And I envy anyone who can dismiss mental illness like that. Because they have no idea just how lucky they are.

Depression, and indeed any mental illness, is a bastard of a thing - because unlike most "physical" illnesses it's not something you can get rid of after a while with the right bandage or a few days bed-rest. It also appears to have no discernible cause. You can't "catch" mental illness, or take measures to avoid it through healthy lifestyle/exercise or whatever else. It either hits you or it doesn't. And if it does, bad fucking luck.

It's a thing that sufferers have to fight with every single day just to function like "normal" human beings. In the case of depression: imagine having a vicious demon sink its claws into your back, tear your soul to pieces in front of you and then spend every moment of every day whispering in your ear that the world would be better off without you in it...that you're a burden on everyone and everything you love, and that every accomplishment and sense of self in your life has no value.

But also imagine that every so often, that demon leaves you for a little while, and so you get a glimpse of how life can be for those "normal" people. You think you're doing better. Then, back they come again and every single thing you've done seems utterly pointless. And imagine that when you go to bed each night, you simply don't know whether your own mind will leave you in peace for a little while or do its level best to kill you the following day.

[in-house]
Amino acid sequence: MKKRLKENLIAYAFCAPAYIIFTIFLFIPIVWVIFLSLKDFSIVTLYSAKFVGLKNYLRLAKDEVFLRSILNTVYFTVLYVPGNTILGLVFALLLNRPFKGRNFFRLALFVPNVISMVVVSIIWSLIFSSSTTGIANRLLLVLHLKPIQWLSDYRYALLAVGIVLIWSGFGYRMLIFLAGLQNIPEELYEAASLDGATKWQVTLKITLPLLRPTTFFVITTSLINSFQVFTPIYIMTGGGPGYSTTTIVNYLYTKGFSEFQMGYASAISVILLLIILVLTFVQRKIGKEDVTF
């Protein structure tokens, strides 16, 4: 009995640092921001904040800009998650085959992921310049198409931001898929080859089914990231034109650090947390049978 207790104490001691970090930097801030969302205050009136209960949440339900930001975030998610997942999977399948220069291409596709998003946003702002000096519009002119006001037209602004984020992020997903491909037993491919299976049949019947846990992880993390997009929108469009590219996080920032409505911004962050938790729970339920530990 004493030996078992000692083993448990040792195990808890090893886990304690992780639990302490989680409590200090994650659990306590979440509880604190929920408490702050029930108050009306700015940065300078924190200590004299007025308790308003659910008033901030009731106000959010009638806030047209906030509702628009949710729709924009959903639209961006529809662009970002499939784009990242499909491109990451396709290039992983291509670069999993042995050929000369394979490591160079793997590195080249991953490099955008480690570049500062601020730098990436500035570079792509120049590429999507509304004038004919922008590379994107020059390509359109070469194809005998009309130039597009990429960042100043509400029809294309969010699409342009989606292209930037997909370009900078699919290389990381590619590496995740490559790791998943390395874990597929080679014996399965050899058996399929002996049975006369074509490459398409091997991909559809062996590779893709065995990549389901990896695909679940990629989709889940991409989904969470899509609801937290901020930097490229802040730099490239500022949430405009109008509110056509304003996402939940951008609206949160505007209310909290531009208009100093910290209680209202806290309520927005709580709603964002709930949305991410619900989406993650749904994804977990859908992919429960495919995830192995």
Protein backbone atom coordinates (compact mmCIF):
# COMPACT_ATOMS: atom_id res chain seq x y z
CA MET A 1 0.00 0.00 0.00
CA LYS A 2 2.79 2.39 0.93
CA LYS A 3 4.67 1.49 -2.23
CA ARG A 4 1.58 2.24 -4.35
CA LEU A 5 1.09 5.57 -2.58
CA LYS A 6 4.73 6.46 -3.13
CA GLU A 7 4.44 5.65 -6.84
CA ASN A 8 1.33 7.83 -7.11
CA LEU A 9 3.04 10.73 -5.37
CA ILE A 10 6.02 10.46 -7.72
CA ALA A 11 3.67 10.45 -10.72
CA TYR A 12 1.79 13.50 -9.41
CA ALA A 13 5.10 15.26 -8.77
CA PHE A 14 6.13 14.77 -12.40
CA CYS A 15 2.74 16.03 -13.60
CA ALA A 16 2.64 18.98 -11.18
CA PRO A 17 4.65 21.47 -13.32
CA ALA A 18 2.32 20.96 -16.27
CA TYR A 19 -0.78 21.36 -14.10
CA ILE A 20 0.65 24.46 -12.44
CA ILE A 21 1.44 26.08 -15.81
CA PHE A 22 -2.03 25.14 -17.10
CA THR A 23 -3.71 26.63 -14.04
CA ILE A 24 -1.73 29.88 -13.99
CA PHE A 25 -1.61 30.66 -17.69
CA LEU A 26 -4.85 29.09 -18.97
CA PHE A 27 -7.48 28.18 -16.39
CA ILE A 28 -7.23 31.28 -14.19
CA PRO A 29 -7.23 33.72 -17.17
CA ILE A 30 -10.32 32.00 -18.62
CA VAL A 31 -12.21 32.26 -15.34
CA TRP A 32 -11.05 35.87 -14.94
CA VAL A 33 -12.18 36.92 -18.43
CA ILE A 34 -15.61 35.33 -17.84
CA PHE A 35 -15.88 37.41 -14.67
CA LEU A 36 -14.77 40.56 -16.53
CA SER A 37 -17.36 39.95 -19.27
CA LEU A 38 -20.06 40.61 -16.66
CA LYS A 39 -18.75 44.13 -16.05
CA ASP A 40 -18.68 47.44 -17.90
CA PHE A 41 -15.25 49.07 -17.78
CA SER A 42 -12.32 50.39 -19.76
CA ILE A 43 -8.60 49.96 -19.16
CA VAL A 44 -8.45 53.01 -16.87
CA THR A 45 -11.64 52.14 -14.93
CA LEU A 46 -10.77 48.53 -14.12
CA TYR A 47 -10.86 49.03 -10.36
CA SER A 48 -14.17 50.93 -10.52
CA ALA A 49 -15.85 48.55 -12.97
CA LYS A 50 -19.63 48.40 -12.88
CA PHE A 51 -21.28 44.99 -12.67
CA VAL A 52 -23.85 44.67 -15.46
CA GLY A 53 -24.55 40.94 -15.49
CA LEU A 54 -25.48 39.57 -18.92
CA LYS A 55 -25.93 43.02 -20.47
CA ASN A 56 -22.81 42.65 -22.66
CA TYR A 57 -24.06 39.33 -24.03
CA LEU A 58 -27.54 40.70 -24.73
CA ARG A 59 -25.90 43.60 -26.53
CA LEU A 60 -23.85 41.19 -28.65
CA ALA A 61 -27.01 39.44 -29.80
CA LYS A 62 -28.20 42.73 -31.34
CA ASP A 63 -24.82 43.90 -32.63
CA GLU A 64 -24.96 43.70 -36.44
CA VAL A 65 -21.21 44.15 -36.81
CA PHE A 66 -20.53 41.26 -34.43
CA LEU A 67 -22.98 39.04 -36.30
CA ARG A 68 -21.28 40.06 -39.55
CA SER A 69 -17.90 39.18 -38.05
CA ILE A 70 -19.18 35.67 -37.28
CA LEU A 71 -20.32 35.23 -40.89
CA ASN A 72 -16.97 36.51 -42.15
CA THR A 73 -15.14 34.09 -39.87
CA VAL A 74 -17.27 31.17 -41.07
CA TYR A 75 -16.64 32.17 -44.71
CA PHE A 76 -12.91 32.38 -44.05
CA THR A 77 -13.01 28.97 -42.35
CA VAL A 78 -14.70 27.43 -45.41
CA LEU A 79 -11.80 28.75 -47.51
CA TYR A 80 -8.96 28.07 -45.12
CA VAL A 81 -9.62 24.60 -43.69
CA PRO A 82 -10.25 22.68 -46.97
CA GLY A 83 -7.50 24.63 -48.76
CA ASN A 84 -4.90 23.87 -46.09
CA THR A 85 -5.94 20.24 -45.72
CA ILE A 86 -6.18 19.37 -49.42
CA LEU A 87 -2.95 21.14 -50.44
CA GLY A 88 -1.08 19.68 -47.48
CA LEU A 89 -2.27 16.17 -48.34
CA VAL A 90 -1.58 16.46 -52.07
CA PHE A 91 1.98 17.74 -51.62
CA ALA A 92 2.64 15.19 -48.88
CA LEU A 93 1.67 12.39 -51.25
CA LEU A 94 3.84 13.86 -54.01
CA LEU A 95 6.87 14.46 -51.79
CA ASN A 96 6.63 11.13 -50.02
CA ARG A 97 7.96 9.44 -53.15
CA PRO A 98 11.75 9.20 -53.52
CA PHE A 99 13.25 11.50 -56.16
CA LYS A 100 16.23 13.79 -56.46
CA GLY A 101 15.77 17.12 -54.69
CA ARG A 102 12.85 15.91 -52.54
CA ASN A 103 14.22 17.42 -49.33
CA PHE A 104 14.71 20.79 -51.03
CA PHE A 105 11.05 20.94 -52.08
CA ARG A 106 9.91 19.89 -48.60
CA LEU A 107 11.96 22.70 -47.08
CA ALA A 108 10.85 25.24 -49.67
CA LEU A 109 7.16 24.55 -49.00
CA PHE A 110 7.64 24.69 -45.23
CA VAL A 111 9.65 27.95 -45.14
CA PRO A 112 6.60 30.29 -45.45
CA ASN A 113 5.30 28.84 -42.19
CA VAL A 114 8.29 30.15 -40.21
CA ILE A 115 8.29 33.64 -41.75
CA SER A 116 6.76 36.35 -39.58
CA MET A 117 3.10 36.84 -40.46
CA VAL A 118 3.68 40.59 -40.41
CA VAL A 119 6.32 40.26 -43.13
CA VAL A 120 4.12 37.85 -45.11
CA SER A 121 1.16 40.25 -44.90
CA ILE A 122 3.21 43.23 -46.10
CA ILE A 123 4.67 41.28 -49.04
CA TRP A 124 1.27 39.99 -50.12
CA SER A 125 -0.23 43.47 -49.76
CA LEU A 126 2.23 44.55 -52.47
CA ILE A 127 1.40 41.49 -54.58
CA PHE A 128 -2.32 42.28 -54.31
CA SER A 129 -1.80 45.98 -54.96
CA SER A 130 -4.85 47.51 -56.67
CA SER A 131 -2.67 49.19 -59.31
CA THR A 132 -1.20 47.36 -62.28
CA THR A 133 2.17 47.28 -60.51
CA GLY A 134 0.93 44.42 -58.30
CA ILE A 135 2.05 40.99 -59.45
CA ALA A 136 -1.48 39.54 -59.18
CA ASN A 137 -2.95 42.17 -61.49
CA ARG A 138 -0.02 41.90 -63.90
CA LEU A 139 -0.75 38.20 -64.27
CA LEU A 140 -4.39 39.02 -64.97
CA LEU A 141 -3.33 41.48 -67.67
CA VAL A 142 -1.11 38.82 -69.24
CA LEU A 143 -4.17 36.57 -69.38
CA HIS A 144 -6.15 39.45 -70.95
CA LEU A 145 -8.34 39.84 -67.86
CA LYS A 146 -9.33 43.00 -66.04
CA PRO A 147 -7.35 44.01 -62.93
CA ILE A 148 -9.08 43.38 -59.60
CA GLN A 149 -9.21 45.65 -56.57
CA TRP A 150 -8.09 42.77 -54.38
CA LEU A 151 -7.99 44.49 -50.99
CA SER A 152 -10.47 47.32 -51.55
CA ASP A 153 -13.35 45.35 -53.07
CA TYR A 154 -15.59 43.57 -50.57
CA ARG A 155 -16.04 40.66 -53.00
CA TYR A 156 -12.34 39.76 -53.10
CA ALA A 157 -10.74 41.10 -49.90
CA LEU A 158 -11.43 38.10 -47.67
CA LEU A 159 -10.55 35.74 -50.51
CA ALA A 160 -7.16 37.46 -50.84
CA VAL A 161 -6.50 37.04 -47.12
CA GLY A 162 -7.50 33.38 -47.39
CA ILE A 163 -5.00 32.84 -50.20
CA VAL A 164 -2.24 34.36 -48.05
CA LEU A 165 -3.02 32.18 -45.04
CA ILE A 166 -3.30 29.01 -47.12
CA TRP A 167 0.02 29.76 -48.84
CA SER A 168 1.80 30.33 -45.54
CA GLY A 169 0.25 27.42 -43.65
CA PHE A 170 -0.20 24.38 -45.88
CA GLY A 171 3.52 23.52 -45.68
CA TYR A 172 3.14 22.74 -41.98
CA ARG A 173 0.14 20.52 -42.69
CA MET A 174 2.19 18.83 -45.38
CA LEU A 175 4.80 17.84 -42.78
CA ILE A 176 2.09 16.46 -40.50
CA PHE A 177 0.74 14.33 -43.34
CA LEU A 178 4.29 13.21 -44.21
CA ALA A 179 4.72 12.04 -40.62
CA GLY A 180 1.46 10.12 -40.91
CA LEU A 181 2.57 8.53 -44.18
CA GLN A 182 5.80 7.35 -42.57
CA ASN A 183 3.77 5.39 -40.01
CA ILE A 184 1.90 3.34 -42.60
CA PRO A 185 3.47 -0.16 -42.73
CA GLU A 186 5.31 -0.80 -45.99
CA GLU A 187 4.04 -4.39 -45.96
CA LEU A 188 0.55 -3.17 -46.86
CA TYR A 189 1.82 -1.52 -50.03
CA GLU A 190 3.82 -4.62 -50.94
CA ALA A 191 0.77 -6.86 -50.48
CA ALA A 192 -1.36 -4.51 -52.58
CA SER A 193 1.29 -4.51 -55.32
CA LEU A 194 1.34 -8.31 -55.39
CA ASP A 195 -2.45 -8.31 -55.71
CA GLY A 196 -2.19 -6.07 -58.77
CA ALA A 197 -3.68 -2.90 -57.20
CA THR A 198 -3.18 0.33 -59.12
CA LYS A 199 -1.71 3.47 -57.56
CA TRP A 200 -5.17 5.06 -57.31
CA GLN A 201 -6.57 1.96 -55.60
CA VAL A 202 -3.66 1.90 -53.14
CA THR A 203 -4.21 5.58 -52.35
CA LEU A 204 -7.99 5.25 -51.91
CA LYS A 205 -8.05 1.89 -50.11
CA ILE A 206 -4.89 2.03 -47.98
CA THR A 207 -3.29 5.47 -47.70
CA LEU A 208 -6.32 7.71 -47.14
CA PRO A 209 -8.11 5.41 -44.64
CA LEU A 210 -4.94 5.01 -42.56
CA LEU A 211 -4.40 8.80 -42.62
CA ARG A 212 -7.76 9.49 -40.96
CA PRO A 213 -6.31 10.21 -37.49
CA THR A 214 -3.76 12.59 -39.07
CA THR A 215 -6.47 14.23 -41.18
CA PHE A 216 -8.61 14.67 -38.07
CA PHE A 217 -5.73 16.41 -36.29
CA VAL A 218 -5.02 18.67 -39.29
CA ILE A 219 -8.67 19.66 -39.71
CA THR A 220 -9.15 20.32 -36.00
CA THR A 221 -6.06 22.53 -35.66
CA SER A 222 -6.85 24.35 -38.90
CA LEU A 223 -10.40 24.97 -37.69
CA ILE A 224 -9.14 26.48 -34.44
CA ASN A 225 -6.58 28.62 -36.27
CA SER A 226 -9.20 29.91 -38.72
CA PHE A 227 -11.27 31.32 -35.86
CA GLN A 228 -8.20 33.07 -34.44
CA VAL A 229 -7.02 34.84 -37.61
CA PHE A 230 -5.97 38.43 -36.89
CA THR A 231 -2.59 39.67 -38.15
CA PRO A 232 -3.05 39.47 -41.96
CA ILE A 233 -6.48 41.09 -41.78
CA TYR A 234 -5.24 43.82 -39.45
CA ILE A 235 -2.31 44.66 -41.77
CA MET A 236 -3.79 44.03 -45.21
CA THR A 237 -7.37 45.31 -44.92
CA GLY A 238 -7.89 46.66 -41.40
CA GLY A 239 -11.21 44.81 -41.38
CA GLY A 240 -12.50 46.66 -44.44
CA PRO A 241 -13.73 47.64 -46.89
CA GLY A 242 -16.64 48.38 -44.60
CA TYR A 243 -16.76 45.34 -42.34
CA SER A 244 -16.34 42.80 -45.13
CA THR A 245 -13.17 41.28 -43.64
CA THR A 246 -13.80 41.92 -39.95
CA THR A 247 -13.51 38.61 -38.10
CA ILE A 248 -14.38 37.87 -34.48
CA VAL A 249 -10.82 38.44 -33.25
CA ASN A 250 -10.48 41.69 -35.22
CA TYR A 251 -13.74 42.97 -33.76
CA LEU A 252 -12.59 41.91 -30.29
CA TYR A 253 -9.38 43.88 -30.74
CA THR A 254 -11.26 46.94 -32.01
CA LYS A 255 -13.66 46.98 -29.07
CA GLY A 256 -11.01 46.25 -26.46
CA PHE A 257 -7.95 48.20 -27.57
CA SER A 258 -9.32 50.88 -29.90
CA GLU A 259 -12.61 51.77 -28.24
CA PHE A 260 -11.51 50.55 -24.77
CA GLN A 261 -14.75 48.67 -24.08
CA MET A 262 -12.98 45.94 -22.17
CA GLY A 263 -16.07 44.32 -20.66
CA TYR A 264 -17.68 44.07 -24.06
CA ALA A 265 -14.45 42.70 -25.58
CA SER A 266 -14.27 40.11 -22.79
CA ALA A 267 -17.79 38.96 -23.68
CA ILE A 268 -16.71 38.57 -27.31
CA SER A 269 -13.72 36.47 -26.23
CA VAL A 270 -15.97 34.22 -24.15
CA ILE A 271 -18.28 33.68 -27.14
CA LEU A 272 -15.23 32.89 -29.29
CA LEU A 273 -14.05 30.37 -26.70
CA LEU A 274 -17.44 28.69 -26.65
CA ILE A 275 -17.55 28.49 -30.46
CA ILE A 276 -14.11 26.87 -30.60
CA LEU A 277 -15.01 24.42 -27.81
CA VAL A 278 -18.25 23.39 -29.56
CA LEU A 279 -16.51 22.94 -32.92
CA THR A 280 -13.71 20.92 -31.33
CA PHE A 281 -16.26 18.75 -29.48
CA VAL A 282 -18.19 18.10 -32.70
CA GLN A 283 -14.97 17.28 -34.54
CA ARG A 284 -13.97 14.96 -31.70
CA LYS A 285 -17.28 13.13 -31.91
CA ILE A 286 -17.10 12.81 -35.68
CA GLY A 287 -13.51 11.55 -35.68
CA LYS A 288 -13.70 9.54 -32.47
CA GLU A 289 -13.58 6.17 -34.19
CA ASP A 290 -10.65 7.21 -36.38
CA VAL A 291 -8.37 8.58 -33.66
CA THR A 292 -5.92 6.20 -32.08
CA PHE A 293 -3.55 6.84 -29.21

Depression lies to you. It plays with your head, your view of the world and everything you know about yourself like a dog playing with a chew toy. On its worst days, depression makes the endless black hole of oblivion sound almost welcoming compared to what its putting you through.